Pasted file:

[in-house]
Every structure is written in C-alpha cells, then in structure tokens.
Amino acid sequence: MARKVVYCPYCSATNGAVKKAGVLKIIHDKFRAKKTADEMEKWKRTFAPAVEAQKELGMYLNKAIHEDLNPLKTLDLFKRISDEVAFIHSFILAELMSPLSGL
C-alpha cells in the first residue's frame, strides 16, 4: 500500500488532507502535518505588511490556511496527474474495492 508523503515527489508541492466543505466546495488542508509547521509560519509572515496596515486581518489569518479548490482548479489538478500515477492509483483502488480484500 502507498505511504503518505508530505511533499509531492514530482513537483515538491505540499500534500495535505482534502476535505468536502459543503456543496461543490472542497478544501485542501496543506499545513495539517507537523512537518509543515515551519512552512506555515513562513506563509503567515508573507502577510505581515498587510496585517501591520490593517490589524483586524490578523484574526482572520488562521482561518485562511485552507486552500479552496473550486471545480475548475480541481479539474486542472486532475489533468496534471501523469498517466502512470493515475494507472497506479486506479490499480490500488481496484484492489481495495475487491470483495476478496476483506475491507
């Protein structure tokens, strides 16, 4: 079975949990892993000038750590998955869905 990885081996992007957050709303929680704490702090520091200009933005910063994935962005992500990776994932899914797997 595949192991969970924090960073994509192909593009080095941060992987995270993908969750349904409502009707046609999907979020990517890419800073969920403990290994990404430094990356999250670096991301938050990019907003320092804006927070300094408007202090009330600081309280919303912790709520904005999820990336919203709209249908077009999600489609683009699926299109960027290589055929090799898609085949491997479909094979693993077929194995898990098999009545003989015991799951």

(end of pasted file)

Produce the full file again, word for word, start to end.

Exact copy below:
[in-house]
Every structure is written in C-alpha cells, then in structure tokens.
Amino acid sequence: MARKVVYCPYCSATNGAVKKAGVLKIIHDKFRAKKTADEMEKWKRTFAPAVEAQKELGMYLNKAIHEDLNPLKTLDLFKRISDEVAFIHSFILAELMSPLSGL
C-alpha cells in the first residue's frame, strides 16, 4: 500500500488532507502535518505588511490556511496527474474495492 508523503515527489508541492466543505466546495488542508509547521509560519509572515496596515486581518489569518479548490482548479489538478500515477492509483483502488480484500 502507498505511504503518505508530505511533499509531492514530482513537483515538491505540499500534500495535505482534502476535505468536502459543503456543496461543490472542497478544501485542501496543506499545513495539517507537523512537518509543515515551519512552512506555515513562513506563509503567515508573507502577510505581515498587510496585517501591520490593517490589524483586524490578523484574526482572520488562521482561518485562511485552507486552500479552496473550486471545480475548475480541481479539474486542472486532475489533468496534471501523469498517466502512470493515475494507472497506479486506479490499480490500488481496484484492489481495495475487491470483495476478496476483506475491507
């Protein structure tokens, strides 16, 4: 079975949990892993000038750590998955869905 990885081996992007957050709303929680704490702090520091200009933005910063994935962005992500990776994932899914797997 595949192991969970924090960073994509192909593009080095941060992987995270993908969750349904409502009707046609999907979020990517890419800073969920403990290994990404430094990356999250670096991301938050990019907003320092804006927070300094408007202090009330600081309280919303912790709520904005999820990336919203709209249908077009999600489609683009699926299109960027290589055929090799898609085949491997479909094979693993077929194995898990098999009545003989015991799951």